You Won’t Re-Watch “Re-Kill”

Posted: March 7, 2016 in movies
Tags: , , , , , , , , ,


I may have thrown in the towel in utter disgust as far as The Walking Dead is concerned (in both its television and comic-book iterations), but what can I say? I’m still a sucker for low-budget direct-to-video zombie flicks and probably always will be. I’d first heard mention of Re-Kill, which was being touted as a kind of “action movie set after the zombie apocalypse,” a few years back when it was being filmed on the cheap in Bulgaria (which is also where Steve Miner’s atrocious Day Of The Dead re-make was lensed), but that was about the last I’d given any thought to it until I saw that it was finally released in 2015 as part of After Dark Horror Fest’s 8 Films To Die For package for that year (which I already talk about like it was the distant fucking past or something). “Okay, that’s cool,” I thought, “glad to see it’s finally coming out. Maybe I’ll check it out if it ever hits Netflix.”

Which it now has. And so I did. And now I know why this thing was allowed by its financiers to sit around on the shelf and gather dust for awhile.


The plot particulars, for those of you who absolutely must know them : five years on from a viral outbreak that decimated approximately 85% of the world’s population, the undeclared war between Re-Animates (of “Re-Ans,” as they’re more commonly known) and us humans continues unabated. Most urban centers are completely uninhabitable, but in some cities the human population has managed to re-assert control be segregating the “Re-Ans” into quarantine zones that are patrolled, and subsequently wiped out if all goes according to plan,  by units of something called the “R-Division,” an elite SWAT-style force tasked with keeping the undead in their place by any means necessary, and to — uhhmmmm — re-kill all the “Re-Ans” (the tried and true bullet through the head method being the preferred one) before they can spread their sickness back into the general population. And if all that sounds too damn dangerous for you to go out and participate in yourself, never fear! One of the “R-Division” units is strapped with cameras and is the subject of their very own “Reality TV” show!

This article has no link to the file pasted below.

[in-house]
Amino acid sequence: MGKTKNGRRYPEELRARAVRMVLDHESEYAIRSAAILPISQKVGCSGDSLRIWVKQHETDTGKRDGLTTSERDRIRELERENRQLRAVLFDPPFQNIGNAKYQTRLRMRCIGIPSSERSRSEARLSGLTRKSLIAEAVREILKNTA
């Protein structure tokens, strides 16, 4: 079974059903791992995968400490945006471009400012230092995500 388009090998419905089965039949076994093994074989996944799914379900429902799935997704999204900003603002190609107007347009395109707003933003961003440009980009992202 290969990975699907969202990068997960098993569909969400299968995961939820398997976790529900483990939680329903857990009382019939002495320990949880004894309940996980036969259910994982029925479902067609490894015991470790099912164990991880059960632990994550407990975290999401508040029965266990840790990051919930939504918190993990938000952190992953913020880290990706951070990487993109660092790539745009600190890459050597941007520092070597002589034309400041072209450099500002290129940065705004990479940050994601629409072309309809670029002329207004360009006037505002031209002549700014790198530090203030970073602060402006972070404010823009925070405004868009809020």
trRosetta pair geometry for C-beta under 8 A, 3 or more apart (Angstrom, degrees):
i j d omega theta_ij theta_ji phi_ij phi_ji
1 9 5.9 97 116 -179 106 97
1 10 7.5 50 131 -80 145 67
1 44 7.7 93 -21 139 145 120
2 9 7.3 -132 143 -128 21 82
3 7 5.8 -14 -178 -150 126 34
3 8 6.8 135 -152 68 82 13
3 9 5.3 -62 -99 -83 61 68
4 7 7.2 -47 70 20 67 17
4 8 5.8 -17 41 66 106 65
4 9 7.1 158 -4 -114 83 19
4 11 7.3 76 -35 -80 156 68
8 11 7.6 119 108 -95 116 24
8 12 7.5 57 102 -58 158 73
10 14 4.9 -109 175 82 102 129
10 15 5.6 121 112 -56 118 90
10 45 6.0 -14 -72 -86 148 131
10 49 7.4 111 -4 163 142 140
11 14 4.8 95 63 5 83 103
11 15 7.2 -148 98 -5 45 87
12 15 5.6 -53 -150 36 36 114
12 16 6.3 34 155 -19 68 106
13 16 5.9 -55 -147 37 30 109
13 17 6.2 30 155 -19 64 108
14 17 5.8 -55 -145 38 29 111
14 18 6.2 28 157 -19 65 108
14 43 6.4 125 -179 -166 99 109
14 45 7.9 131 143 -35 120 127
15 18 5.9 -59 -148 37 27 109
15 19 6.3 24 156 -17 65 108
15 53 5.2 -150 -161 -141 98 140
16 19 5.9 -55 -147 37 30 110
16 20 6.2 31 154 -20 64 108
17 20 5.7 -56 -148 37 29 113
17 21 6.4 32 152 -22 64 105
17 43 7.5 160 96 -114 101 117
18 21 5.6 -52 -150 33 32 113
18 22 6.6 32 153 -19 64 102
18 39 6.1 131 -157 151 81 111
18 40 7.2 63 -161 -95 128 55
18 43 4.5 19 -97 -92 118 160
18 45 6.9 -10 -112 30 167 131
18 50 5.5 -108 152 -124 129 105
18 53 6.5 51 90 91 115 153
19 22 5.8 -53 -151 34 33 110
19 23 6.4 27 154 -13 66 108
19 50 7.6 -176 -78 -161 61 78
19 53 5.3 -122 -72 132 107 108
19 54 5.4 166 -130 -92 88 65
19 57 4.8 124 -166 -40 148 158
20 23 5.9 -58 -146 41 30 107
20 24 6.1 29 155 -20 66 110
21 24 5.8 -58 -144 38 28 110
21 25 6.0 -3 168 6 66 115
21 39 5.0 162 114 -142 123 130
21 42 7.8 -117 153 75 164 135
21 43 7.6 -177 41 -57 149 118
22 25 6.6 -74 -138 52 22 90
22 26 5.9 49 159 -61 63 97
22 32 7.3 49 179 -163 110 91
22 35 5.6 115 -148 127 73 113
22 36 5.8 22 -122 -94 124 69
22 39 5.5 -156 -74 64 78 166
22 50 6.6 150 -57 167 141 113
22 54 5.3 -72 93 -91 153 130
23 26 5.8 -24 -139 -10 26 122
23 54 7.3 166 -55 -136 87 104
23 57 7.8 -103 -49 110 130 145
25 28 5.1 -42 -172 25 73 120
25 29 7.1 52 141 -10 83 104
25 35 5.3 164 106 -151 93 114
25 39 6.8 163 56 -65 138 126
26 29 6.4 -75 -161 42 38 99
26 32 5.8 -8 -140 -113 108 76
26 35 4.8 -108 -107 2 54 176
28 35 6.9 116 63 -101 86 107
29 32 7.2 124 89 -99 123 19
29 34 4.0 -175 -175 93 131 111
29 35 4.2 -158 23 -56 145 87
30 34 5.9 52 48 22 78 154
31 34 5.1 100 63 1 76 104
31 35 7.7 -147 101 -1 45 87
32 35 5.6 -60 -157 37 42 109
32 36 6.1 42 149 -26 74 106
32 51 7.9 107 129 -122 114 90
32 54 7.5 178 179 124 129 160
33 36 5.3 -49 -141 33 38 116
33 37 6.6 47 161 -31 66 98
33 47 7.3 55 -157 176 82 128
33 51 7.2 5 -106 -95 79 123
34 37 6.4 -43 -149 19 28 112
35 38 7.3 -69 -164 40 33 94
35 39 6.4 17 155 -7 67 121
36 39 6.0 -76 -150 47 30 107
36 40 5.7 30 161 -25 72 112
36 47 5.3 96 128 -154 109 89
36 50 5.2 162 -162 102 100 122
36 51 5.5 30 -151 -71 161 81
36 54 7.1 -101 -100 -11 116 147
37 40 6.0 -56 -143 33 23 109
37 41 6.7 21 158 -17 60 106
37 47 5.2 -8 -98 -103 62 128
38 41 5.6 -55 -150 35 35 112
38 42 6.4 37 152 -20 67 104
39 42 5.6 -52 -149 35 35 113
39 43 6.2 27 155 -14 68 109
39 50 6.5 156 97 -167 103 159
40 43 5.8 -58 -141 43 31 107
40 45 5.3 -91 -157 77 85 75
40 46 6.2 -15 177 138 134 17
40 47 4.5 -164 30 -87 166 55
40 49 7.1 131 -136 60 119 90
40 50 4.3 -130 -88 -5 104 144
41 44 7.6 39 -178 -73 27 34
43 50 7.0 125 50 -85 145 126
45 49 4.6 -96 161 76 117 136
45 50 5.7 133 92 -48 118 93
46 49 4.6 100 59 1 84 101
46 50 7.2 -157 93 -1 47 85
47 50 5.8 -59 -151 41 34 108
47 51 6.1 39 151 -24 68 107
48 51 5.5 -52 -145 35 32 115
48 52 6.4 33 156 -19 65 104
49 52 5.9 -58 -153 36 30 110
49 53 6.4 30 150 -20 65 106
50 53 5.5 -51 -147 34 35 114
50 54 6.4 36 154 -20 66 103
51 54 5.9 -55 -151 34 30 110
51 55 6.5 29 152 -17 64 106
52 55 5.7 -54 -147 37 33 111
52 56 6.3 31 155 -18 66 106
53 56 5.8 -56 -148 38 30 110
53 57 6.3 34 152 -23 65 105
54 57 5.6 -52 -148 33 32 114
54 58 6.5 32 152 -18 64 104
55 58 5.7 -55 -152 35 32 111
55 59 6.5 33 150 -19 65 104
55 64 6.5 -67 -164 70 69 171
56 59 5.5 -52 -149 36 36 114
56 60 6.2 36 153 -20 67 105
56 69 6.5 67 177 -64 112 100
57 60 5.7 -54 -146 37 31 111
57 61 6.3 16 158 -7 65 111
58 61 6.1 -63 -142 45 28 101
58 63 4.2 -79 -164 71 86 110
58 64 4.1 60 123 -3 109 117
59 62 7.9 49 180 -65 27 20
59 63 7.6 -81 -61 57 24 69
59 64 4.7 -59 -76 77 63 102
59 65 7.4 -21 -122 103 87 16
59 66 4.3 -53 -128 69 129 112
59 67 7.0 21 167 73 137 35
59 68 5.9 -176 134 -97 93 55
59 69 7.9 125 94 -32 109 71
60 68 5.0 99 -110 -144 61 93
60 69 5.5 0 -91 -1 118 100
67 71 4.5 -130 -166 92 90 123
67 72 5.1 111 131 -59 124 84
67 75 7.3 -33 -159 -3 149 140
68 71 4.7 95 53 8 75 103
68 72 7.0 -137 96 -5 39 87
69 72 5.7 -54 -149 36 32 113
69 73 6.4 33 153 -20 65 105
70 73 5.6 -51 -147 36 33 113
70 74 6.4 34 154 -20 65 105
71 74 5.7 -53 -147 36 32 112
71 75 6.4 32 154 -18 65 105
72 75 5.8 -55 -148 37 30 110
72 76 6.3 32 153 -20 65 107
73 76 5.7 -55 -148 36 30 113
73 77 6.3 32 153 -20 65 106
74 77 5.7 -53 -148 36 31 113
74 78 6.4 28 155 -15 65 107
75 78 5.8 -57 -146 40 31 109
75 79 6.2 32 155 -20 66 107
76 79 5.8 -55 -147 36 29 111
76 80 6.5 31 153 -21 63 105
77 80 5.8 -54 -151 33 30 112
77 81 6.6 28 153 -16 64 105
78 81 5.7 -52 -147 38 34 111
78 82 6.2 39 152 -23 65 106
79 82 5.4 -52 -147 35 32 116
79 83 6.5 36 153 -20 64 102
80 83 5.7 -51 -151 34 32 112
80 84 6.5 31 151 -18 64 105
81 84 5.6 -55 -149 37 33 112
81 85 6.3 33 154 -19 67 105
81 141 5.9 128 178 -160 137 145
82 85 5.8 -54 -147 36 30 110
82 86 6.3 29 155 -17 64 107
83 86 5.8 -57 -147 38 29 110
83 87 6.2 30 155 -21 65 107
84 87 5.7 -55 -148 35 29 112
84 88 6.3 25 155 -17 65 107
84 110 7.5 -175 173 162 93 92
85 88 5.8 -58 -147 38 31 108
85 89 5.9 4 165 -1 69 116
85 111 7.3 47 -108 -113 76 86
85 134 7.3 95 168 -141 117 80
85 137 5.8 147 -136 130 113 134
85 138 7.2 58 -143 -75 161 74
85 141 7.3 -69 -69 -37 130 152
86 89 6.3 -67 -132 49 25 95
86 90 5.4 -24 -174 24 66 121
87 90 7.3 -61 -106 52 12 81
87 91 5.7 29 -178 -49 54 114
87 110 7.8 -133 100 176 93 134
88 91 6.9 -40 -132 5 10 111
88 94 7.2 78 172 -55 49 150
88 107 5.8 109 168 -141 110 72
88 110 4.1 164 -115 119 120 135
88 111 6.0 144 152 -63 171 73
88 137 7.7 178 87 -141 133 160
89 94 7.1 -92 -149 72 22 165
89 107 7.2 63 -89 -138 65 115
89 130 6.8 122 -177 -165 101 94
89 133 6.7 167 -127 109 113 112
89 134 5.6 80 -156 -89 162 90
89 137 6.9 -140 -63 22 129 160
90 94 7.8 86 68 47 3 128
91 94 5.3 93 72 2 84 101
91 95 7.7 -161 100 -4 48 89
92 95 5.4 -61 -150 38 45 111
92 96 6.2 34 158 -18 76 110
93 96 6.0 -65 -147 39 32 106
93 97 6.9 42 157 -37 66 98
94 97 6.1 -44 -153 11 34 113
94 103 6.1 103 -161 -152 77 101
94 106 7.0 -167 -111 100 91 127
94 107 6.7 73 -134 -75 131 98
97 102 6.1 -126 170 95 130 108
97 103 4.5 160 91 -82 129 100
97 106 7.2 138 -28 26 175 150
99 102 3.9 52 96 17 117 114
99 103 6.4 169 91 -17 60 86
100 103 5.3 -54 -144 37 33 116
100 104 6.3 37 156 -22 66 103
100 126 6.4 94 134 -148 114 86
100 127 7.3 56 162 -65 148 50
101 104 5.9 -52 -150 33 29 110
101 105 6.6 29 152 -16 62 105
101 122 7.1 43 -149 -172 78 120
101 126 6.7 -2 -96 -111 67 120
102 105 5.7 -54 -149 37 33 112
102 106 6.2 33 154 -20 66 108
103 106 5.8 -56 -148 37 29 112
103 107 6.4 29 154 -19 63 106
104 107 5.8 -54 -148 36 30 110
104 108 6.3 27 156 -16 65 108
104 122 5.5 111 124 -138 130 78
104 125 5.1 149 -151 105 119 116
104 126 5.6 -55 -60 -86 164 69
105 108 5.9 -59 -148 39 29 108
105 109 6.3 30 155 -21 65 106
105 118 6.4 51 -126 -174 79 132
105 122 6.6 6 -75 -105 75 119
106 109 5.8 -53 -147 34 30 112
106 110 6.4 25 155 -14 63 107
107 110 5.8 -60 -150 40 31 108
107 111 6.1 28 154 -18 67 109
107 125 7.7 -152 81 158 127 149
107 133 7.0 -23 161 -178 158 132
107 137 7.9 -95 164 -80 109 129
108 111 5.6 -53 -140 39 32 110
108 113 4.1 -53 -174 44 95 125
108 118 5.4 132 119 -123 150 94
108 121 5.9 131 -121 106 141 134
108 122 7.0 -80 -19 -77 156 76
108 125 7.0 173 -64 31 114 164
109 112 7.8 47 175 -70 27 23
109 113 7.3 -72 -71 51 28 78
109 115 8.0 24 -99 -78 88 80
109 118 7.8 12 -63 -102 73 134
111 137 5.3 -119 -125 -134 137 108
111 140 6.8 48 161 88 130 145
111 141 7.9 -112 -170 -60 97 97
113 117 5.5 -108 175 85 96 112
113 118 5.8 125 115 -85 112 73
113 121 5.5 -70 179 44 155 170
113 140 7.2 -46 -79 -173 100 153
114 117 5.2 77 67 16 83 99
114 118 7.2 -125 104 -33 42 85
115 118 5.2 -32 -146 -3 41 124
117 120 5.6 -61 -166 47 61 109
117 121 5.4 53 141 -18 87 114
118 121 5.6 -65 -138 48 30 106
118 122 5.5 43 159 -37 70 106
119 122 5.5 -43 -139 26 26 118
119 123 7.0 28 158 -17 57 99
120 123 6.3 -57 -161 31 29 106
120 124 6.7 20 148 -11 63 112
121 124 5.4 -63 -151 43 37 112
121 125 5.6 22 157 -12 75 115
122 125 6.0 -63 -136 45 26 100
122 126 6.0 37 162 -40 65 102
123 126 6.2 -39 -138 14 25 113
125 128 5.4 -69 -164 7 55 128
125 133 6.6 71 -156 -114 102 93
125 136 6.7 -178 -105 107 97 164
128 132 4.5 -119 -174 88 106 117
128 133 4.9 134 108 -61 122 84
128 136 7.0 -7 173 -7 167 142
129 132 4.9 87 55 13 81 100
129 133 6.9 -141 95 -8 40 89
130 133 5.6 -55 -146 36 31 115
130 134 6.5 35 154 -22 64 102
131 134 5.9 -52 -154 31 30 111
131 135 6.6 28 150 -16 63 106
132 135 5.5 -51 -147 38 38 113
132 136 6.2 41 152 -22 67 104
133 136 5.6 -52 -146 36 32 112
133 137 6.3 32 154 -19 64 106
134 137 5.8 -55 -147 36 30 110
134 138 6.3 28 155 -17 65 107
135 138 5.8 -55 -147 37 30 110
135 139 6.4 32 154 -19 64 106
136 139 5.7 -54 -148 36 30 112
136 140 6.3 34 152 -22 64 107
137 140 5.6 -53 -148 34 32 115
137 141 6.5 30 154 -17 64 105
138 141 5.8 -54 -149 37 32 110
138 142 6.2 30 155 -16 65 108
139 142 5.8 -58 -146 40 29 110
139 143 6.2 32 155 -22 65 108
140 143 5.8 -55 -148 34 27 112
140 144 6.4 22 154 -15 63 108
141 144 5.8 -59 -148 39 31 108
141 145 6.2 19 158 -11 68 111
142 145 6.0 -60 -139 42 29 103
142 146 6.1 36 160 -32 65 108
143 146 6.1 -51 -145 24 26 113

It doesn’t take a student of cinema history to see that the influence of  Paul Verhoeven is pretty obvious here from the outset, and the legion of online critics who have dismissed Re-Kill as being a low grade “Starship Troopers  with zombies” are, in fact, pretty much correct — right down to the fake recruiting commercials that pepper the proceedings every 15 minutes or so. It’s no mystery, then, where screenwriter Michael Hurst is “borrowing” his ideas from, but the same is also true for director Valeri Milev, who apes Verhoeven’s blend of faux-news footage, faux-shaky-cam”found footage,” and traditionally-filmed footage in very nearly the same proportion as Starship Troopers utilized them, and for essentially the same reasons. So, yeah — there really is nothing new under the sun, or in front of the cameras, here.


As far as the cast goes, Roger R. Cross does a serviceable enough job as Sarge, the leader of our “R-Division” of particular concern, but action film veteran Bruce Payne is more or less wasted as the group’s resident religious fanatic and low-grade martial arts “star” Scott Adkins is completely wasted in a stereotypical “alpha-male” role that is afforded very little screen time and requires no martial arts combat from him whatsoever. I know certain actors want to “branch out” and “try new things,” but seriously — come on.

Which, now that I think of it, isn’t a half-bad summation of Re-Kill on the whole.


  1. Ryan C. (trashfilmguru) says:

    Reblogged this on Through the Shattered Lens.

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